Dear Esther: Landmark Edition (was £7.99, now £1.99)

A simple premise but one that’s profoundly resonant, Dear Esther explores themes of death and grief. You’ll traverse an island as the narrator (who may also be you) reads sumptuous prose addressed to the titular Esther, a lost lover. It’s short with very little in the way of interactivity, but we implore you not to be enamoured with it.

Lonely Mountains: Downhill (was £15.99, now £10.71)

This cartoony cycling game boasts the hallmarks of any sports game (time trials, challenge runs etc) but it also takes place on a serene mountain with lush colours, singing birds and gentle wind. Notably, the only person you’re ever racing against here is yourself.

Slain: Back From Hell (was £12.99, now £3.24)

This game is Metal As Fuck and despite some mixed reviews we found it to be a super enjoyable action side-scroller, with engaging combat and a gorgeously gory art style.

Hue (was £11.99, now £1.79)

As you may have guessed from the title, Hue is about colours. You start in a monochrome world and breathe colour into it, finding more colours and thus making the mechanics more complex as you advance. It can be quite challenging at times, but it’s also quite an enthralling (if a tad short) experience.

Sea Of Solitude (was £15.99, now £7.19)

In Sea Of Solitude, humans turn into monsters as a result of loneliness (a lot like lockdown, then). You play as Kay and are tasked with navigating the waters (literally and metaphorically) of a sunken city. It’s a beautiful game willing to tackle the theme of mental health head on.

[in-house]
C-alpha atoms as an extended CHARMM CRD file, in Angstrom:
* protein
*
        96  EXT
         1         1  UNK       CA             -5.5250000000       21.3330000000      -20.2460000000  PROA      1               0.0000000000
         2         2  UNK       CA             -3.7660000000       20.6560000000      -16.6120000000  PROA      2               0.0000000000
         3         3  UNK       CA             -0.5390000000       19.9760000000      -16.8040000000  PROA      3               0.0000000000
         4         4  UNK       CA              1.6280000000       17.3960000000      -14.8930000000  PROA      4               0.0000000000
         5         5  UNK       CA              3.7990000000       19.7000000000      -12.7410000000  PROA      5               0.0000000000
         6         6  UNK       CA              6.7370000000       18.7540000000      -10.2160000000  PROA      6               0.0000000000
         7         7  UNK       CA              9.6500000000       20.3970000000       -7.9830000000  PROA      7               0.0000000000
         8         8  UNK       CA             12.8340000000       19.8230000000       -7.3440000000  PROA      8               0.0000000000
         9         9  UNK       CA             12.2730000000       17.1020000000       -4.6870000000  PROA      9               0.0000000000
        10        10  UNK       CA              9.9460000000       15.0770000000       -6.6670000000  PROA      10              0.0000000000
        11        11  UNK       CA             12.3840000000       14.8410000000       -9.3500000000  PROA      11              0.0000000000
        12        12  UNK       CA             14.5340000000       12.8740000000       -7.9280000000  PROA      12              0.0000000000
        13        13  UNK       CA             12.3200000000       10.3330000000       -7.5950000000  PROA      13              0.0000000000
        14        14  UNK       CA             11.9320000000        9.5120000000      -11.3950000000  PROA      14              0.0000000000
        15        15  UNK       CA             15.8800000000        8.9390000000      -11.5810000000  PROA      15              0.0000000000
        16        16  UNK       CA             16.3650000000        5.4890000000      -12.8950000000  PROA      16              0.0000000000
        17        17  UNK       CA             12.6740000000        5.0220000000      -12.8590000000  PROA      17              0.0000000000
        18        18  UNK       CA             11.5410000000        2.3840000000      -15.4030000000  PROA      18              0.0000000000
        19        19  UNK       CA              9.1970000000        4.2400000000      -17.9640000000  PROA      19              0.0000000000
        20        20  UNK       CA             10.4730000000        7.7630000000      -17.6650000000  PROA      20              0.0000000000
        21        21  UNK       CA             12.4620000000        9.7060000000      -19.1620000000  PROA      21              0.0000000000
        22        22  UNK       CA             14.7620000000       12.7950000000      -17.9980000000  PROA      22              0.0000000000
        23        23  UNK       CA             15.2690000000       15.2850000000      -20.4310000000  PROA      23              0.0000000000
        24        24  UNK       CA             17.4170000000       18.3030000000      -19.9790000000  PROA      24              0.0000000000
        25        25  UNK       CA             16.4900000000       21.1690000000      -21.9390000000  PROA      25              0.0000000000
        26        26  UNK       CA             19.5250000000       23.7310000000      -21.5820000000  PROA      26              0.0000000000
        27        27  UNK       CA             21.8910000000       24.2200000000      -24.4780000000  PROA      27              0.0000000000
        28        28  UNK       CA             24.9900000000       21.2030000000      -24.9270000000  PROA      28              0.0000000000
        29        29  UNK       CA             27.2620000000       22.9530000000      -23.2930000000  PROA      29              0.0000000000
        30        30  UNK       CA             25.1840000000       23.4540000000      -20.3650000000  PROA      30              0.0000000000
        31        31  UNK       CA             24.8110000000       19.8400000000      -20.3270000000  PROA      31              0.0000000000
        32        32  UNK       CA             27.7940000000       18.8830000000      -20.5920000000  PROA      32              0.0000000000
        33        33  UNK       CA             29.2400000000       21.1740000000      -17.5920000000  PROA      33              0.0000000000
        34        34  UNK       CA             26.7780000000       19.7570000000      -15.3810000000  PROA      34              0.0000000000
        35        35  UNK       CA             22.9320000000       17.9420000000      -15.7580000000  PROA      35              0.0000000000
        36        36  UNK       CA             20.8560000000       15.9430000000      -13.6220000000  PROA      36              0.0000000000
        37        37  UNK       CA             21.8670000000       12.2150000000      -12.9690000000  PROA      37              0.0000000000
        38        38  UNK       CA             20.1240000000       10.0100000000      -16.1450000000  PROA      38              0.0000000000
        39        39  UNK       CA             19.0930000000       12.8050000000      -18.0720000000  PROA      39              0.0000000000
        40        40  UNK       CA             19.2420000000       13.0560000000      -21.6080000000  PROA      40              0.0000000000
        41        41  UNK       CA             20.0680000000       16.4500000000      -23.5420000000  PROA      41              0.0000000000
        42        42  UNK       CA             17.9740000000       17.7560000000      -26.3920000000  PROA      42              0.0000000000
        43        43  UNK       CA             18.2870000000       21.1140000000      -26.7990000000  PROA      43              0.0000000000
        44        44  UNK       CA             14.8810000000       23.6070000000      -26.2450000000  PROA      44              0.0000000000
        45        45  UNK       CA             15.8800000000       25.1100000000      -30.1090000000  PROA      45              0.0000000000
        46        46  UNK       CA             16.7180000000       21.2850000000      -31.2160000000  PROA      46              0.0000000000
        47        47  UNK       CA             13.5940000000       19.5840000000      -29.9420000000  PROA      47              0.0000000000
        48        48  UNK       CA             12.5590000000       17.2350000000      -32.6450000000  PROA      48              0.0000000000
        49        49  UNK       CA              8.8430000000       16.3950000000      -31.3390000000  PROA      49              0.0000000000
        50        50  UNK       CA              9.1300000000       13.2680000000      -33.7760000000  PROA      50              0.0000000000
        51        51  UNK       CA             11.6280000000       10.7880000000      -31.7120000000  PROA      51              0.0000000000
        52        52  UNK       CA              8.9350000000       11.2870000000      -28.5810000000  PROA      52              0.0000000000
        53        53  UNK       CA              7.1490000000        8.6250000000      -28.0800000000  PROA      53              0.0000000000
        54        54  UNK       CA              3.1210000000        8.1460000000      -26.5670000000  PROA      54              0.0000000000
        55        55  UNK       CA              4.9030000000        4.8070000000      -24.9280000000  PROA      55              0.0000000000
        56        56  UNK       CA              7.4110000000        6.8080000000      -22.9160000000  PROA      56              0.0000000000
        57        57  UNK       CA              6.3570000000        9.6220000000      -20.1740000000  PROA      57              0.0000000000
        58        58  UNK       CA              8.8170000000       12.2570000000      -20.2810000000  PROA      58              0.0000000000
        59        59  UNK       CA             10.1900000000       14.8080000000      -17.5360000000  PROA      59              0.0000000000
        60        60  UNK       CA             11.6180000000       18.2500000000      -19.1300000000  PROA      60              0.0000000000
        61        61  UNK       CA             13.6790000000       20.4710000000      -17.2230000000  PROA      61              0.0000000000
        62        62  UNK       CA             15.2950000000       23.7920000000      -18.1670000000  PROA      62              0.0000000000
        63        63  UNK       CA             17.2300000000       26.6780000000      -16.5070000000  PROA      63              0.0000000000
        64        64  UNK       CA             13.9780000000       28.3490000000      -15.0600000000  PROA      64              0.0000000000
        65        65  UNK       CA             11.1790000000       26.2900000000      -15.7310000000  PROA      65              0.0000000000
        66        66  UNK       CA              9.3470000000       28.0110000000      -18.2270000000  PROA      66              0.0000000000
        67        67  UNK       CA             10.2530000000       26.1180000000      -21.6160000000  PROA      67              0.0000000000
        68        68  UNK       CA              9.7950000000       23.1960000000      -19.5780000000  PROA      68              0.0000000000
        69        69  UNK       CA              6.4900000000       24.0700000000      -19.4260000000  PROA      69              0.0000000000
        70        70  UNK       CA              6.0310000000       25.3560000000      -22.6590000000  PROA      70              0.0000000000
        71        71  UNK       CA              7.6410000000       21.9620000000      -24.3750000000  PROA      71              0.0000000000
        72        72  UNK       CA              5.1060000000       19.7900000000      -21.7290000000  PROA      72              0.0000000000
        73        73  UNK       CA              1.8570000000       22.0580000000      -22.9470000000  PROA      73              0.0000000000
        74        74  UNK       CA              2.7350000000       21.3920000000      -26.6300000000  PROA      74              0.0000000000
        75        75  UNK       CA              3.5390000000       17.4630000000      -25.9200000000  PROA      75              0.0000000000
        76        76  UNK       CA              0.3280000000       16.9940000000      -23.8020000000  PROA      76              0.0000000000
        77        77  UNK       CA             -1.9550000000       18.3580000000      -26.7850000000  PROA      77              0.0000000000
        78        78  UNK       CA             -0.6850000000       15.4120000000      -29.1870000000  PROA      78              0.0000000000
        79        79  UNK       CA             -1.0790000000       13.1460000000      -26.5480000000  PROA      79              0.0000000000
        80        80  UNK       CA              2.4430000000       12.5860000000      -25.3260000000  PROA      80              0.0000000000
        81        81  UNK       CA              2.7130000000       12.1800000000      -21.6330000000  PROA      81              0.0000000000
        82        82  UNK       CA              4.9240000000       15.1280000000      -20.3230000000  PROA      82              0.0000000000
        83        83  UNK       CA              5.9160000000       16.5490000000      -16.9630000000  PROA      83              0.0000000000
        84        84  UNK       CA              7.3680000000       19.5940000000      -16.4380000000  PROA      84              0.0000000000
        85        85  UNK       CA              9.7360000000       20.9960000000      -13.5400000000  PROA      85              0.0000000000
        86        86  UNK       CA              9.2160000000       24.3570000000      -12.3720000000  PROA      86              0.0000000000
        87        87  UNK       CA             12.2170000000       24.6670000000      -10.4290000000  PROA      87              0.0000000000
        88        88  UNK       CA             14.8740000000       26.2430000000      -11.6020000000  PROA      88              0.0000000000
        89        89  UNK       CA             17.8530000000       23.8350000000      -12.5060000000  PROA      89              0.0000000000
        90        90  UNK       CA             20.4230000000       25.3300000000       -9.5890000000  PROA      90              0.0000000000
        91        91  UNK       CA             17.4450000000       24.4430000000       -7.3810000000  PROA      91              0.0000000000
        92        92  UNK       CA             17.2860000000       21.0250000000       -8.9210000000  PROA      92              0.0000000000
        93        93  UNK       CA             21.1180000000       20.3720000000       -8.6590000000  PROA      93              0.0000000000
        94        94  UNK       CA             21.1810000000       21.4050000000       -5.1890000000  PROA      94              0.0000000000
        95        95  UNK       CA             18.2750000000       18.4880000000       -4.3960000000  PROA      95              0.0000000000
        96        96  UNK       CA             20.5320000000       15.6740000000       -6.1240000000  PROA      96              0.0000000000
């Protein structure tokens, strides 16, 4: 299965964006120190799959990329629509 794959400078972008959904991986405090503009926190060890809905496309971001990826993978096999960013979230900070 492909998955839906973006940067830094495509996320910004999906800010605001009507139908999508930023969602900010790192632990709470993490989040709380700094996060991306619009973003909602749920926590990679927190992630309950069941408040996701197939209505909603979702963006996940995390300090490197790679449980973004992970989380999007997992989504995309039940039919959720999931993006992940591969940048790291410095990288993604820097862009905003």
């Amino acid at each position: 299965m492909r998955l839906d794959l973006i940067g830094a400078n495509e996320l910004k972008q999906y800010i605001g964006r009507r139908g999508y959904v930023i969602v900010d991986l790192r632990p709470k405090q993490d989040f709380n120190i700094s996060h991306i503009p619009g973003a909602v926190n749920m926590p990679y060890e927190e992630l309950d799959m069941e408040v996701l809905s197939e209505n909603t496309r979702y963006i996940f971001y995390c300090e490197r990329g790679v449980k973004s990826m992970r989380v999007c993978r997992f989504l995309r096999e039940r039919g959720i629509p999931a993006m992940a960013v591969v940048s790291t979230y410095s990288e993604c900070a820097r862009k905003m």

Downwell (was £3.99, now £0.79)

If you’re looking for something more arcadey that you can drop into for a quick game or spend longer honing your skills on, Downwell is a vertically-scrolling roguelike platformer in which you dive deeper and deeper into a well full of enemies with a gun that shoots out of your boots. Addictive stuff.

Oxenfree (was £7.99, now £0.79)

Now this is potentially the best deal of the lot. Less than a quid for this gem is a fucking gift. Oxenfree is a walk-and-talk adventure game with an emphasis on branching dialogue trees. It’s part coming of age tale, part supernatural mystery, and well worth your time even at full price.

Limbo & Inside bundle (was £21.99, now £5.49)

By now, we imagine anyone reading this will know all about Playdead’s Limbo and Inside but it’s well worth drawing attention to this deal if you’re yet to play either. For anyone not familiar, both are side-scrollers with an ominous atmosphere that have become iconic simply because they’re that good.

Words: George Parr